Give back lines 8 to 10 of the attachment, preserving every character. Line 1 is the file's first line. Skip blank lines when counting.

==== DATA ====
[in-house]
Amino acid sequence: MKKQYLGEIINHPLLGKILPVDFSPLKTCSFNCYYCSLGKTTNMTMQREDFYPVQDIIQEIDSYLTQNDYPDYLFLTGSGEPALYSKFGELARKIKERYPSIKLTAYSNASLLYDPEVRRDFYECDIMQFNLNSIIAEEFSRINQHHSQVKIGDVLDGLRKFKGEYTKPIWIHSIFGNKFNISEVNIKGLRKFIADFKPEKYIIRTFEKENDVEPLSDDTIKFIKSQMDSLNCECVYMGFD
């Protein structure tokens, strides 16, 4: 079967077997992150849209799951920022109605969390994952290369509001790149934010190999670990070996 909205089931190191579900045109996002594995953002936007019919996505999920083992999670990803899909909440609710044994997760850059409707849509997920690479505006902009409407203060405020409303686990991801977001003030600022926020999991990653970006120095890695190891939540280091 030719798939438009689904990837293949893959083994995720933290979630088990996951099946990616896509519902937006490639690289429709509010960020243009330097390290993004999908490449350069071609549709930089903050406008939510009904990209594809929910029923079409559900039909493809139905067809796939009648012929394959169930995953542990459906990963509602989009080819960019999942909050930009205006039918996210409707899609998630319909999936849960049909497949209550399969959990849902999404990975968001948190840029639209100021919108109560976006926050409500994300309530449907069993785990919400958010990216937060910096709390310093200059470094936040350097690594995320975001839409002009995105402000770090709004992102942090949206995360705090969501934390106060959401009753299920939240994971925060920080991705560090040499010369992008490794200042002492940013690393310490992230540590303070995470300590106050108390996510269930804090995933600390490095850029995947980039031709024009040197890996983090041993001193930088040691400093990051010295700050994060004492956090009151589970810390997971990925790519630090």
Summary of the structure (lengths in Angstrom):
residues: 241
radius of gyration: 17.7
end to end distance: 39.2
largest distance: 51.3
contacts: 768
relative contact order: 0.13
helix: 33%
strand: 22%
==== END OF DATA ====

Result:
largest distance: 51.3
contacts: 768
relative contact order: 0.13